My friend Jenny and I met as assistants at a talent agency in LA, where she never made a mistake, and I took naps under my desk. We barely knew each other when she helped me with some professional scrape, and I asked her if she wanted to get dinner. She almost said no, because she thought I had a grumpy face (I did/do).
After a late work night, she met me outside the office, fresh as a daisy in a kelly green coat and a string of pearls. I wore threadbare mens’ corduroys and hand-me-down sneakers. Like a real jerk, I assumed she was too pulled-together to be fun, and I was dead wrong. By the end of dinner I had decided that if I couldn’t be her, at least I could keep her nearby, forever. I plied her with a bottle of rose that tasted like a jolly rancher, and proposed moving in together.
Jenny laughed liked she thought I was insane, but I changed her mind by inviting myself along to her weekend plans, and waiting until she said yes. My roommate was a sweet young actress who spent most of her year planning Burning Man outfits. Jenny was living with a Fabio-looking software programmer whose only piece of furniture was a Bowflex, in the living room. When I reminded her of this, she caved.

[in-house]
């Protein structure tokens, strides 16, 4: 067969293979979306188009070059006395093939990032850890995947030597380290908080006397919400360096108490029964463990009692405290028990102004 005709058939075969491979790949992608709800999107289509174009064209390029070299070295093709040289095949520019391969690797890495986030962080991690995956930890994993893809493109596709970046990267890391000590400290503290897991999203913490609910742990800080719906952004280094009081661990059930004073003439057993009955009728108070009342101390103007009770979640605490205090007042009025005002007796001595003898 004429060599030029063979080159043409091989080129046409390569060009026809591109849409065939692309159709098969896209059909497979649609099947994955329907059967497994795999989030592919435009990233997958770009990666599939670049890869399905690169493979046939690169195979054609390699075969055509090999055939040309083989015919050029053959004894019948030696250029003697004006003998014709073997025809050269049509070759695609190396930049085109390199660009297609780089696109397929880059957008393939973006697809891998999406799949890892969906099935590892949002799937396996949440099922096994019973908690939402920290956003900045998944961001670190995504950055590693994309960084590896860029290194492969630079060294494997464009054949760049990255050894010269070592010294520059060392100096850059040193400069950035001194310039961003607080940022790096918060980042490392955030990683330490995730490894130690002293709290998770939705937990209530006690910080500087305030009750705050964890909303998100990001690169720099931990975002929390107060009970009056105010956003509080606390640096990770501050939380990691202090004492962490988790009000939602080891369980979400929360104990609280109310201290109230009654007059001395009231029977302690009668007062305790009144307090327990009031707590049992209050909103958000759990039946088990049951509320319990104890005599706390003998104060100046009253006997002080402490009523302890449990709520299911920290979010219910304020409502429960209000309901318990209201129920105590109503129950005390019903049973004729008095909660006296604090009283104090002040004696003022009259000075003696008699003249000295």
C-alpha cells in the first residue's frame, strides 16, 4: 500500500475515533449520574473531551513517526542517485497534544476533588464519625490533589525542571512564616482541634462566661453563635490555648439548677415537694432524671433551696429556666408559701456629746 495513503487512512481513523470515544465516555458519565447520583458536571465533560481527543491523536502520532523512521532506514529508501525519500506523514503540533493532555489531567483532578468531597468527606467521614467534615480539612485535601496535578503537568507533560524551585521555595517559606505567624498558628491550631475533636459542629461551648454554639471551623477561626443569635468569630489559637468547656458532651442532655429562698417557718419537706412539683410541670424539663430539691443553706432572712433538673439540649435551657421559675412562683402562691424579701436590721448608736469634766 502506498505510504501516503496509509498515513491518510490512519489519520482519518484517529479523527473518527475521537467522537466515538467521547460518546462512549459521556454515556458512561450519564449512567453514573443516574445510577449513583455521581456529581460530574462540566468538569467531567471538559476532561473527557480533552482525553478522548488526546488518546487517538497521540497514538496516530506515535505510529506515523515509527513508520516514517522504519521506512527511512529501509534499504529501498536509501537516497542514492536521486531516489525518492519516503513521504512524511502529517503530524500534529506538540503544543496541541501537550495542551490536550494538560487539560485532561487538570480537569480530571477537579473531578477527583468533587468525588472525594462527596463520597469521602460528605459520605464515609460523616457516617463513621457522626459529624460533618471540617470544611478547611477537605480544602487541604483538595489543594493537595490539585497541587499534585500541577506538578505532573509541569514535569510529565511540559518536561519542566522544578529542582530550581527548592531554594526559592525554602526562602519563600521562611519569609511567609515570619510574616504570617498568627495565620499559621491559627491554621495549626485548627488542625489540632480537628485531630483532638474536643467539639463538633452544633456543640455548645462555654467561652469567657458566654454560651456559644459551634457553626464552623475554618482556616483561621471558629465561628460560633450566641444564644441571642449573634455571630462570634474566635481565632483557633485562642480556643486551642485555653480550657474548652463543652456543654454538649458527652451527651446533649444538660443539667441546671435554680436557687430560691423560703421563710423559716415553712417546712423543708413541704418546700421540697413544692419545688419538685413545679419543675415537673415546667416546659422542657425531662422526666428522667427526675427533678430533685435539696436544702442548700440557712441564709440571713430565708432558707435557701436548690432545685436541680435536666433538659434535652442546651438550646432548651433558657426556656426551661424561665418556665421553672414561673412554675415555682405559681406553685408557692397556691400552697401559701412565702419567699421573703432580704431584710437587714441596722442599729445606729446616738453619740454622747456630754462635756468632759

We couldn’t afford the three-bedroom house we wanted to rent, but didn’t have any other friends, so we advertised online for a roommate. A nice-seeming girl committed – a professional “background worker,” which means “extra.” Unfortunately she had to back out almost immediately, but we begged her to come to the lease signing so we could lock it down, promising to find a replacement before move-in. She attended, and did a bang-up job in the role of responsible tenant. “This would be a good place for our emergency kit” she murmured, opening the hall closet.
We moved in to no power the first night, because we didn’t know we had to have it switched on. Jenny saved the evening by introducing me to the BBC’s Pride and Prejudice on her laptop, with stolen wifi. It was one of the best nights of our lives, because we were 20something, and buoyant, and this exists:
Once we settled in with electricity and a legitimate roommate (who we found at a bar), everything was peachy. I was confounded by all the grownup-type things Jenny did, like running errands before noon and returning with paint swatches. My room was a mattress on the floor, under a pile of clothes. Hers was inspired by, but trounced, the cover of Elle Decor.
“Who’s going to paint all that?” I asked, when she came back with a sheaf of greys for her room. “I can’t tell the difference, and I won’t do it.” She shot me a look to say she would definitely never let me touch anything she owned. “I hired someone from Craigslist,” she said breezily. I screamed, for two reasons. 1. People on Craigslist, 2. My mother’s aunt was murdered by her housepainters. It’s a tragic story for another time, but a fact relevant herein.